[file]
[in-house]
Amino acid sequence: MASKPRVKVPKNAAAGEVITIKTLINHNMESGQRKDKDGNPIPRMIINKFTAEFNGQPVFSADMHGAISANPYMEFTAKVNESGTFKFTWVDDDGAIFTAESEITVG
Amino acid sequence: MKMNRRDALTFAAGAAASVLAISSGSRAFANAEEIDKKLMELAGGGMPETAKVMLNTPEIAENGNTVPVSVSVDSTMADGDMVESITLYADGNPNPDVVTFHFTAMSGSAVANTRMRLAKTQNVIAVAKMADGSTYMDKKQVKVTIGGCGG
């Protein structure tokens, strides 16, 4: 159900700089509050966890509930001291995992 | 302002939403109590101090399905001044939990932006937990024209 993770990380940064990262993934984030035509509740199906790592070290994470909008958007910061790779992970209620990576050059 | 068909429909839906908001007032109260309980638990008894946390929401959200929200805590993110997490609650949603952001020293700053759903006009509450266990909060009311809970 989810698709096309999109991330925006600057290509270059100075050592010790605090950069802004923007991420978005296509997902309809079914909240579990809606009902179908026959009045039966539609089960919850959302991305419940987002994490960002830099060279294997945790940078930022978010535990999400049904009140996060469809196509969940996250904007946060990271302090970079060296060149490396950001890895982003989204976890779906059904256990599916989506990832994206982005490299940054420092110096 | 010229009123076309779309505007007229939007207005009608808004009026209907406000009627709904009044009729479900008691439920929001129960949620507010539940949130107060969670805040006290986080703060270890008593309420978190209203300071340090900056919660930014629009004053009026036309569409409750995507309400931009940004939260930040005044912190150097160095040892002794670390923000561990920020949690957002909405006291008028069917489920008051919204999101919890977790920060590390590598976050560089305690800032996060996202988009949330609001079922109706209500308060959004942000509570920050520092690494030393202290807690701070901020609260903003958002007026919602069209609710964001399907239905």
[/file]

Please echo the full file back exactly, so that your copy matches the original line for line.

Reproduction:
[in-house]
Amino acid sequence: MASKPRVKVPKNAAAGEVITIKTLINHNMESGQRKDKDGNPIPRMIINKFTAEFNGQPVFSADMHGAISANPYMEFTAKVNESGTFKFTWVDDDGAIFTAESEITVG
Amino acid sequence: MKMNRRDALTFAAGAAASVLAISSGSRAFANAEEIDKKLMELAGGGMPETAKVMLNTPEIAENGNTVPVSVSVDSTMADGDMVESITLYADGNPNPDVVTFHFTAMSGSAVANTRMRLAKTQNVIAVAKMADGSTYMDKKQVKVTIGGCGG
């Protein structure tokens, strides 16, 4: 159900700089509050966890509930001291995992 | 302002939403109590101090399905001044939990932006937990024209 993770990380940064990262993934984030035509509740199906790592070290994470909008958007910061790779992970209620990576050059 | 068909429909839906908001007032109260309980638990008894946390929401959200929200805590993110997490609650949603952001020293700053759903006009509450266990909060009311809970 989810698709096309999109991330925006600057290509270059100075050592010790605090950069802004923007991420978005296509997902309809079914909240579990809606009902179908026959009045039966539609089960919850959302991305419940987002994490960002830099060279294997945790940078930022978010535990999400049904009140996060469809196509969940996250904007946060990271302090970079060296060149490396950001890895982003989204976890779906059904256990599916989506990832994206982005490299940054420092110096 | 010229009123076309779309505007007229939007207005009608808004009026209907406000009627709904009044009729479900008691439920929001129960949620507010539940949130107060969670805040006290986080703060270890008593309420978190209203300071340090900056919660930014629009004053009026036309569409409750995507309400931009940004939260930040005044912190150097160095040892002794670390923000561990920020949690957002909405006291008028069917489920008051919204999101919890977790920060590390590598976050560089305690800032996060996202988009949330609001079922109706209500308060959004942000509570920050520092690494030393202290807690701070901020609260903003958002007026919602069209609710964001399907239905």